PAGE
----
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How to help them feel settled and secure and at home?

(5 Posts)
muchtooshy Tue 23-Jun-15 17:49:51

When I met my partner he wasn't "allowed" the children overnight after a fall out with their mum. This lasted a while but around the time we decided I would move in overnights were allowed again. Now the children are here about half the time. In the past week they have been here 4 nights, the weekend days and nights, and once for tea.

I just want them to feel settled here. They have their rooms as they want them but plans are always so up in the air. For example we didn't know until Sunday afternoon that we had them that night to sleep and we didn't know until this afternoon that they were here for tea. And even know mum hasn't really decided what time she wants them back. Mum just won't agree to any forward planning and often says she misses them but then wants them to stay here. I just don't know what they make of it all as mum will change her mind so fast.

I really want them to feel like they have a stable life but we have no control over their mum and how she acts. I don't know if there is much we can do to balance it out when they are here.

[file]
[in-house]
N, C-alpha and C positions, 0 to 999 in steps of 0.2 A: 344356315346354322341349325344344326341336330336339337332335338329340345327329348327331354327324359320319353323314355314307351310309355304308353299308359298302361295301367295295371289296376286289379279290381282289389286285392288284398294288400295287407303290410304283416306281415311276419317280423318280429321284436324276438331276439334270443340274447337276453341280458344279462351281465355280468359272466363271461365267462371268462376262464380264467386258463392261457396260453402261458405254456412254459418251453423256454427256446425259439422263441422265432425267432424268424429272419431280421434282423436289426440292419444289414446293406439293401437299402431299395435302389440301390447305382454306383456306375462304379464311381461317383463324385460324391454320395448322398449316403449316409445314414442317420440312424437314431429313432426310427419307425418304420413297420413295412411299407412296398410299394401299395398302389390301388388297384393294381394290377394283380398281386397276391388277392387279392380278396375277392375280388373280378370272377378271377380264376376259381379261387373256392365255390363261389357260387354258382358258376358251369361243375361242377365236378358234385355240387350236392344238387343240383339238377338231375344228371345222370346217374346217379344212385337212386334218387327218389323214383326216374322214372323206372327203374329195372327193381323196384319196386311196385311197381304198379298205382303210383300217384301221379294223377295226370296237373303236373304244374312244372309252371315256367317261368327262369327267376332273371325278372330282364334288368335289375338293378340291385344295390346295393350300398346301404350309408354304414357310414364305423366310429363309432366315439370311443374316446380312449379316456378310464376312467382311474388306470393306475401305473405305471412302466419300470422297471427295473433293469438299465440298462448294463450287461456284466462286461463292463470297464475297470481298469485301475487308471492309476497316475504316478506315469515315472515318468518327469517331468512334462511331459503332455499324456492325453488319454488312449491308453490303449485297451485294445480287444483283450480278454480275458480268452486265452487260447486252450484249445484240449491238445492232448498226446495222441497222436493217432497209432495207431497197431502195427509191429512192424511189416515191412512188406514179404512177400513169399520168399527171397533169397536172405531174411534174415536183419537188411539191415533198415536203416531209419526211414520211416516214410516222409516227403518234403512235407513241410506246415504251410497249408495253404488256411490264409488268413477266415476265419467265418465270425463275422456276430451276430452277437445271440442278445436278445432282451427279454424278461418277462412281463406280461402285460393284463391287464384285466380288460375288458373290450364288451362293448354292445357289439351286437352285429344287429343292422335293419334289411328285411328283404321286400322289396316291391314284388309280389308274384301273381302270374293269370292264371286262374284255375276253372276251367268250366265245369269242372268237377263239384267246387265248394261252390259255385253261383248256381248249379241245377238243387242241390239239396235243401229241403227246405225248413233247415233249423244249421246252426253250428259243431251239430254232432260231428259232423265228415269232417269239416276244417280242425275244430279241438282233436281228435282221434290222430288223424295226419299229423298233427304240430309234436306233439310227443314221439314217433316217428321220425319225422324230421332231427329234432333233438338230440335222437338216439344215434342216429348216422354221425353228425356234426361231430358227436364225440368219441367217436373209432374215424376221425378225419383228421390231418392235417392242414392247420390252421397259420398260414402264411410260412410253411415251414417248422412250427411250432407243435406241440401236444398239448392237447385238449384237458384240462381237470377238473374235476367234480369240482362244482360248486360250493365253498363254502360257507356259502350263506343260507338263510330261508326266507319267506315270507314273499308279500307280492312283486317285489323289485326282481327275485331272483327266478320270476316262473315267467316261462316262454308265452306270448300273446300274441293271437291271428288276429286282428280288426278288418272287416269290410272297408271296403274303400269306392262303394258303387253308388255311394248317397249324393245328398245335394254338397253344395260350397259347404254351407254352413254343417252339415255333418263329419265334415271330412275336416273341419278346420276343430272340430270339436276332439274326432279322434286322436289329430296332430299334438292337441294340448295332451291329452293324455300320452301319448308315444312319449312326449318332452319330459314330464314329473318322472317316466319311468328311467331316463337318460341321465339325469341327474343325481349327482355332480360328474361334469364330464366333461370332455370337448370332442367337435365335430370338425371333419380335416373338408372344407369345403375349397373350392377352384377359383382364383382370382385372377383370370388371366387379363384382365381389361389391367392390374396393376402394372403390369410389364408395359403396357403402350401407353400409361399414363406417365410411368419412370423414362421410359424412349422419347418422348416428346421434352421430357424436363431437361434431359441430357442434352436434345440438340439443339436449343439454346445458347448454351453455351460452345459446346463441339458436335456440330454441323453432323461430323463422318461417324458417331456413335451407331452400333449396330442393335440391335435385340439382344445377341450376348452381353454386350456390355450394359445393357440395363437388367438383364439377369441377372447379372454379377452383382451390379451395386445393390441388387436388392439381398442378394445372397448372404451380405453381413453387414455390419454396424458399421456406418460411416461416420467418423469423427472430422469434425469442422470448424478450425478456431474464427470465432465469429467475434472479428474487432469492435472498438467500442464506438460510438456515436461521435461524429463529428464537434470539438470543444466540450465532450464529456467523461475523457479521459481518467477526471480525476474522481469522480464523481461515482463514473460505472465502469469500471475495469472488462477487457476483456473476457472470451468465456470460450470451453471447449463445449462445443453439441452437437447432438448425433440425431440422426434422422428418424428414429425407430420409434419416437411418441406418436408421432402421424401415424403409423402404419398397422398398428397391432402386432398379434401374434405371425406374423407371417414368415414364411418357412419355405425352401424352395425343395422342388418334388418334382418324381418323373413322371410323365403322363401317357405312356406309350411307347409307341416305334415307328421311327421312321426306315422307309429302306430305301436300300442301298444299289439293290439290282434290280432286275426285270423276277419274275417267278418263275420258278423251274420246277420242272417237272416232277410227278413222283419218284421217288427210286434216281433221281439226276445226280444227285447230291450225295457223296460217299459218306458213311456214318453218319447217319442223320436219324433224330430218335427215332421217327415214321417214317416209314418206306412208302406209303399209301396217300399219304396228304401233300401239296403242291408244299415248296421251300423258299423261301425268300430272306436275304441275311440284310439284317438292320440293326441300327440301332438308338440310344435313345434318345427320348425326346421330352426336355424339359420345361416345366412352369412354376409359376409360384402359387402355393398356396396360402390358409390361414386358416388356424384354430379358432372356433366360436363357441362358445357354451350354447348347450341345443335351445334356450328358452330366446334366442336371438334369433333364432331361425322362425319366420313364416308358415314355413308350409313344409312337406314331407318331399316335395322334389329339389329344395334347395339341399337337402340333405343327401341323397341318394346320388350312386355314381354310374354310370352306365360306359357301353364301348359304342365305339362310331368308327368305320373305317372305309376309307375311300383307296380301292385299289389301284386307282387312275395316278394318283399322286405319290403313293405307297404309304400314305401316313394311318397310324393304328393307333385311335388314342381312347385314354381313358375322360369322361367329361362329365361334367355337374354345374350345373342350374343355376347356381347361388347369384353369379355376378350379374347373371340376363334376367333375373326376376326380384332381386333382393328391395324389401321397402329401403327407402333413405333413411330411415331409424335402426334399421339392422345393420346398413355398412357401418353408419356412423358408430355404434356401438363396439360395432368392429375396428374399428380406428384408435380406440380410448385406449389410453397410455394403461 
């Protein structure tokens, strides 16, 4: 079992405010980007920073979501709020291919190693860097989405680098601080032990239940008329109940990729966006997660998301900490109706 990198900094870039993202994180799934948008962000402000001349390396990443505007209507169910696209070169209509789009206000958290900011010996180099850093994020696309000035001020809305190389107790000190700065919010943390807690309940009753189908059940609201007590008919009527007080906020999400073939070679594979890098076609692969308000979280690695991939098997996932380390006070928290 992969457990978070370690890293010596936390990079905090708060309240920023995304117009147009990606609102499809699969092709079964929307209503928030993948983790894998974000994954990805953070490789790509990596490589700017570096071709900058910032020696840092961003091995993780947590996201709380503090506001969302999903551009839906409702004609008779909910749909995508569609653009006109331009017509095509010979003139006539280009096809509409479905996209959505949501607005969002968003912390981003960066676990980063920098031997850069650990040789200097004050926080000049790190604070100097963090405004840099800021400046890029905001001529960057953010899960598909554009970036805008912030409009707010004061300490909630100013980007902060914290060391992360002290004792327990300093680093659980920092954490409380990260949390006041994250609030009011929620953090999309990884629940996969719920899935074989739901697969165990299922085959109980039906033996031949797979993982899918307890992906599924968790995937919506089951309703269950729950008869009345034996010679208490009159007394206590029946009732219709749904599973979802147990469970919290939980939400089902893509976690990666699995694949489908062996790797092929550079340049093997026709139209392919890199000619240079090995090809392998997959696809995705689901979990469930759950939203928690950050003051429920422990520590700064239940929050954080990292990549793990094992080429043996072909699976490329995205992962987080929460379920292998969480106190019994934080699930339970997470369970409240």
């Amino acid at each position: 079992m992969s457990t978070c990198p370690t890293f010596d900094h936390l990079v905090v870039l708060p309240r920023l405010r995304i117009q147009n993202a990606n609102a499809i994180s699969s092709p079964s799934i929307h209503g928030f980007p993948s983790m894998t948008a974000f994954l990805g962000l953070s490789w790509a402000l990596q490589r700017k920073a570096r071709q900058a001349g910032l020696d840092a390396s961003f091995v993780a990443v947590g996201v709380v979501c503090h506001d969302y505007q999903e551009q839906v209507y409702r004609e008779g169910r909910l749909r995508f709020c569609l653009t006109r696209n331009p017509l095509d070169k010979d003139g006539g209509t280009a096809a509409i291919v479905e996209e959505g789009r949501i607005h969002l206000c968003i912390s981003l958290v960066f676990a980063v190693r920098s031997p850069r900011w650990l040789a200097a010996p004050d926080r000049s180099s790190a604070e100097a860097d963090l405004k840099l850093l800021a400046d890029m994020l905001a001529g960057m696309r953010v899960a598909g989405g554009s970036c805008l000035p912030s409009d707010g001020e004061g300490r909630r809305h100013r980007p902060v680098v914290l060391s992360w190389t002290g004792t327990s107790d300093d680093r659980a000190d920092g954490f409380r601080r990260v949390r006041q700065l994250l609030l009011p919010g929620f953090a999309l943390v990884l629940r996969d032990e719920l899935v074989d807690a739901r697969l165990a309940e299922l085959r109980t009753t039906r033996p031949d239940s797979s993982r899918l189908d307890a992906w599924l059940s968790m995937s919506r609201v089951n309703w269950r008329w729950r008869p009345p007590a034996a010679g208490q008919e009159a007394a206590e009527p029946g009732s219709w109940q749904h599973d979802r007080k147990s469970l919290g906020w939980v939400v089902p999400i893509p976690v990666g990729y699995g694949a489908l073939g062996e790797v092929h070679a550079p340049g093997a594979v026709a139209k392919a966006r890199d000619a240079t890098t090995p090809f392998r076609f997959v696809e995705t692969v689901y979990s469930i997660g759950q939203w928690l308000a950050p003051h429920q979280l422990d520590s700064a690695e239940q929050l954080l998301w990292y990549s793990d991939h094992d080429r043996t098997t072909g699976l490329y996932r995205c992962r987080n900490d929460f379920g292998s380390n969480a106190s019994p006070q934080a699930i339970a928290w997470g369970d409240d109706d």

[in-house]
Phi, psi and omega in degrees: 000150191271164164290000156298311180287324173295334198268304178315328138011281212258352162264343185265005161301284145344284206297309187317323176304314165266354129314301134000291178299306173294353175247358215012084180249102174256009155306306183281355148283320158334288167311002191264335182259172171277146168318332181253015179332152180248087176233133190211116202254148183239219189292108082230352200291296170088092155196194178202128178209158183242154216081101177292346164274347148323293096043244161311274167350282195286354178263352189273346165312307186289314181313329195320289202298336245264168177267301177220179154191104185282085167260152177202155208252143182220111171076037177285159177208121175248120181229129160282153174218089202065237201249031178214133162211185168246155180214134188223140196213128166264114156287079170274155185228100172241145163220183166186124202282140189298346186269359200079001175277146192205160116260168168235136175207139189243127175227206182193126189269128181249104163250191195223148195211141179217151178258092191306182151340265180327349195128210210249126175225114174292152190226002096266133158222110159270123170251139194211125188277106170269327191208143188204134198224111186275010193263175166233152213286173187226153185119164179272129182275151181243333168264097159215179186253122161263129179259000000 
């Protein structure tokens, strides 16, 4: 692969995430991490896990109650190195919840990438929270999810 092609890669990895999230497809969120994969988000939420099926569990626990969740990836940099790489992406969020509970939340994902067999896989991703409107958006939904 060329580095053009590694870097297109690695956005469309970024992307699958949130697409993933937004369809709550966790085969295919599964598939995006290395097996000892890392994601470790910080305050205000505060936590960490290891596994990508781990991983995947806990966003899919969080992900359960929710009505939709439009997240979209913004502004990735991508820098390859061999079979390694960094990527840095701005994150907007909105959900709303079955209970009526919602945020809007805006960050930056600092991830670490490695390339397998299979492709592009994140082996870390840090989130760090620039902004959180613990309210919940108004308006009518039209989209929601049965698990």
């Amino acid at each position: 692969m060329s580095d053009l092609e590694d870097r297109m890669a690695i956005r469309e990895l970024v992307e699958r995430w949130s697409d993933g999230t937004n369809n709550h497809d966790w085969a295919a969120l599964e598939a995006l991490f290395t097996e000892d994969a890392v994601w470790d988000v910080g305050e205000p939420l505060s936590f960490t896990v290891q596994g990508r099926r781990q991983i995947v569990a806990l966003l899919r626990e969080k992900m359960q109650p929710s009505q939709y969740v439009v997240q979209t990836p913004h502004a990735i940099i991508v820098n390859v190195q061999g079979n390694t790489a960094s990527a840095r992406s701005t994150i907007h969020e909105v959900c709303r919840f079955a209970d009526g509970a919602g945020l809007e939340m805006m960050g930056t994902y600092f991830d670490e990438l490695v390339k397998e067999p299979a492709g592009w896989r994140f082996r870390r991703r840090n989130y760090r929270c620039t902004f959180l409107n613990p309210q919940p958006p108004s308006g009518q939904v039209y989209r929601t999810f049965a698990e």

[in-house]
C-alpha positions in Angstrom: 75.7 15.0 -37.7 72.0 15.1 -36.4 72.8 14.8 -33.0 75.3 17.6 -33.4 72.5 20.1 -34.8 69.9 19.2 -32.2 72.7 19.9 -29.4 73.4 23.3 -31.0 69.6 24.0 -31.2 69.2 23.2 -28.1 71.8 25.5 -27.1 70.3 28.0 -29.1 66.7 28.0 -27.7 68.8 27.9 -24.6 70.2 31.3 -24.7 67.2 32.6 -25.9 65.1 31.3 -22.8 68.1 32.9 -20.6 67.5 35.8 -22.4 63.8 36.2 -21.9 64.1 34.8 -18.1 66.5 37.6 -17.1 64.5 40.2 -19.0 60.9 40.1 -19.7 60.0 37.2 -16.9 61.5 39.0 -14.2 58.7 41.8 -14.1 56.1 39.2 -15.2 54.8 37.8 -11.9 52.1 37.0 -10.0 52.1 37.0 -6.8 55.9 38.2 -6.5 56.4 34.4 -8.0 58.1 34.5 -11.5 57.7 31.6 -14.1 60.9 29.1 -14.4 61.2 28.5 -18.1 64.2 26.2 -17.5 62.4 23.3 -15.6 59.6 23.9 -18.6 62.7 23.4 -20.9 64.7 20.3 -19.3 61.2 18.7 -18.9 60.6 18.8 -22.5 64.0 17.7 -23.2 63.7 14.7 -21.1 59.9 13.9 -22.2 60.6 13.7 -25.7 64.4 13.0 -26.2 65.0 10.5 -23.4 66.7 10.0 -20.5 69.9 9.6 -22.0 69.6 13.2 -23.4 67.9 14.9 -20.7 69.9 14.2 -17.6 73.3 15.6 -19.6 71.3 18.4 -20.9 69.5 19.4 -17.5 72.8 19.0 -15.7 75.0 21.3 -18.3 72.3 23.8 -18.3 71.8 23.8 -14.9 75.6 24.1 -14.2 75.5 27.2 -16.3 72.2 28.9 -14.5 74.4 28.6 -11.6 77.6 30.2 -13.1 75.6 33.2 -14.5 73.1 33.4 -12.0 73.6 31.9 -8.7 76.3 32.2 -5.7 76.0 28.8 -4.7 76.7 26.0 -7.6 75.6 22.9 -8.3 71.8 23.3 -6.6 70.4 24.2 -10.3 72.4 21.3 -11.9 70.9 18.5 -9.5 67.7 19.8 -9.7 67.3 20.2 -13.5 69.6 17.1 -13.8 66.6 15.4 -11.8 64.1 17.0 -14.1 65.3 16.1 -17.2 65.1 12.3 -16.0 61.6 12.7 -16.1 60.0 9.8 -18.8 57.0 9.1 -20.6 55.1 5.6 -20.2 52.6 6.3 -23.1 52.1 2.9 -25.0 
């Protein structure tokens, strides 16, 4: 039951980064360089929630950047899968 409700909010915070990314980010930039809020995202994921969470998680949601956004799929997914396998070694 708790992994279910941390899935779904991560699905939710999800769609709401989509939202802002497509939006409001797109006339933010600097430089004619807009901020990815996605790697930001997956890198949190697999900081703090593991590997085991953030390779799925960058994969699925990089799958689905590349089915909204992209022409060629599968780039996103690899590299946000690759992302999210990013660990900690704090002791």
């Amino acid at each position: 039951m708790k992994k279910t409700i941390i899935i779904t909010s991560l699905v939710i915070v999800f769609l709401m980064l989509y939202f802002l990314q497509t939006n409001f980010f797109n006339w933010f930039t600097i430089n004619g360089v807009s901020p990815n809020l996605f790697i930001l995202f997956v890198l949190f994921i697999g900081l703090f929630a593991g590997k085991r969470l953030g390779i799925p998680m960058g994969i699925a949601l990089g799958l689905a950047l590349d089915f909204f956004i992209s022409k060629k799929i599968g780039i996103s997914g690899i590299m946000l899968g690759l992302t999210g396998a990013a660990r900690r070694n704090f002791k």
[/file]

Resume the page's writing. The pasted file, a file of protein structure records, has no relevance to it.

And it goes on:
I don't know what sort of impact it all has on them.

heidiwine Tue 23-Jun-15 21:25:27

Been there (still there)
Most effective thing in my view is to treat the children with care and consistency (be understanding). Shield them from any conflict. No matter how hard it is, never let them know that you're pissed of that their mum is flaky. Make out like its a bonus you have them for more time than you thought. And, on top of all that, don't overindulge them with pity - you're helping them to grow up into adults you'd be proud of. IMO that means that they need to learn how to be kind and considerate - which means taking responsibility (owning) their feelings and actions.

Good luck OP - it's hard work and everything I've said is with the benefit of hindsight!

heidiwine Tue 23-Jun-15 21:27:53

And I forgot my second point (blame the second glass of wine!)... Make sure your DP sorts out a fair, reasonable and consistent contact pattern and don't be afraid of using the court system to do that (we were). From the perspective of the children keep yourself totally separate from any parental conflict.

Bonsoir Tue 23-Jun-15 21:29:07

You must get a regular timetable sorted for everyone's sake - if you don't you are all living at their mother's beck and call which is good for no-one, least of all their father and his authority and the respect they have for him.

crossroads15 Wed 24-Jun-15 06:33:16

The best way to get them feel settled is going to be a consistent routine, so they know when they're coming and going. It sounds like you have 50 contact or thereabouts so suggest to Mum a routine that works with that; either week on / week off or 5:2:2:5 or 4:3:3:4 or something.

If she refuses, start with mediation and then if that fails, court. I don't think it will be hard to convince a court that the children need a routine.

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